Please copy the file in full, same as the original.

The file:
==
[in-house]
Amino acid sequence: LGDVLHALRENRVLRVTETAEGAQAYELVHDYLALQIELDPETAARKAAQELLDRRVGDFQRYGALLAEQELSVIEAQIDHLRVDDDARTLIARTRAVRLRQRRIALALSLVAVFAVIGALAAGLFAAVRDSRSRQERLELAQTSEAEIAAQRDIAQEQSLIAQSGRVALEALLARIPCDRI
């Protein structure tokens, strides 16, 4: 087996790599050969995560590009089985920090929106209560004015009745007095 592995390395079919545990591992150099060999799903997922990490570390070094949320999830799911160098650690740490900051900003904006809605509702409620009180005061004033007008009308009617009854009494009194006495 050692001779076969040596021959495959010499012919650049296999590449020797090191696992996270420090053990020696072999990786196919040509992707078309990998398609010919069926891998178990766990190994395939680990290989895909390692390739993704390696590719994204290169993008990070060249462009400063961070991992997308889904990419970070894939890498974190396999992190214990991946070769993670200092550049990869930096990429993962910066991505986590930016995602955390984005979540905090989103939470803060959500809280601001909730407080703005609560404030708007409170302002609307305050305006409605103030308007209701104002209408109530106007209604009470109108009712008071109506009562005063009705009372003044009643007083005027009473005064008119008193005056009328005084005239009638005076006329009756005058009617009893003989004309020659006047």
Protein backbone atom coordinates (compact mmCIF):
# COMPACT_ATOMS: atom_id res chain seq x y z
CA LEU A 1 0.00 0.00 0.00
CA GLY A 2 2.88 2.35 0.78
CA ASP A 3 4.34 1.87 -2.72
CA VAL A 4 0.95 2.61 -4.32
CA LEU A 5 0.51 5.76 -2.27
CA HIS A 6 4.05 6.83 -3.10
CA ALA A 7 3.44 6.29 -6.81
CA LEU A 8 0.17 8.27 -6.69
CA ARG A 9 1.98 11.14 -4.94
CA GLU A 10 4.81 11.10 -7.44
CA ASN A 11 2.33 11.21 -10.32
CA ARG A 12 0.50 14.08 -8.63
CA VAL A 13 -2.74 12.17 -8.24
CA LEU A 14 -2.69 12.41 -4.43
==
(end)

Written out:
[in-house]
Amino acid sequence: LGDVLHALRENRVLRVTETAEGAQAYELVHDYLALQIELDPETAARKAAQELLDRRVGDFQRYGALLAEQELSVIEAQIDHLRVDDDARTLIARTRAVRLRQRRIALALSLVAVFAVIGALAAGLFAAVRDSRSRQERLELAQTSEAEIAAQRDIAQEQSLIAQSGRVALEALLARIPCDRI
């Protein structure tokens, strides 16, 4: 087996790599050969995560590009089985920090929106209560004015009745007095 592995390395079919545990591992150099060999799903997922990490570390070094949320999830799911160098650690740490900051900003904006809605509702409620009180005061004033007008009308009617009854009494009194006495 050692001779076969040596021959495959010499012919650049296999590449020797090191696992996270420090053990020696072999990786196919040509992707078309990998398609010919069926891998178990766990190994395939680990290989895909390692390739993704390696590719994204290169993008990070060249462009400063961070991992997308889904990419970070894939890498974190396999992190214990991946070769993670200092550049990869930096990429993962910066991505986590930016995602955390984005979540905090989103939470803060959500809280601001909730407080703005609560404030708007409170302002609307305050305006409605103030308007209701104002209408109530106007209604009470109108009712008071109506009562005063009705009372003044009643007083005027009473005064008119008193005056009328005084005239009638005076006329009756005058009617009893003989004309020659006047």
Protein backbone atom coordinates (compact mmCIF):
# COMPACT_ATOMS: atom_id res chain seq x y z
CA LEU A 1 0.00 0.00 0.00
CA GLY A 2 2.88 2.35 0.78
CA ASP A 3 4.34 1.87 -2.72
CA VAL A 4 0.95 2.61 -4.32
CA LEU A 5 0.51 5.76 -2.27
CA HIS A 6 4.05 6.83 -3.10
CA ALA A 7 3.44 6.29 -6.81
CA LEU A 8 0.17 8.27 -6.69
CA ARG A 9 1.98 11.14 -4.94
CA GLU A 10 4.81 11.10 -7.44
CA ASN A 11 2.33 11.21 -10.32
CA ARG A 12 0.50 14.08 -8.63
CA VAL A 13 -2.74 12.17 -8.24
CA LEU A 14 -2.69 12.41 -4.43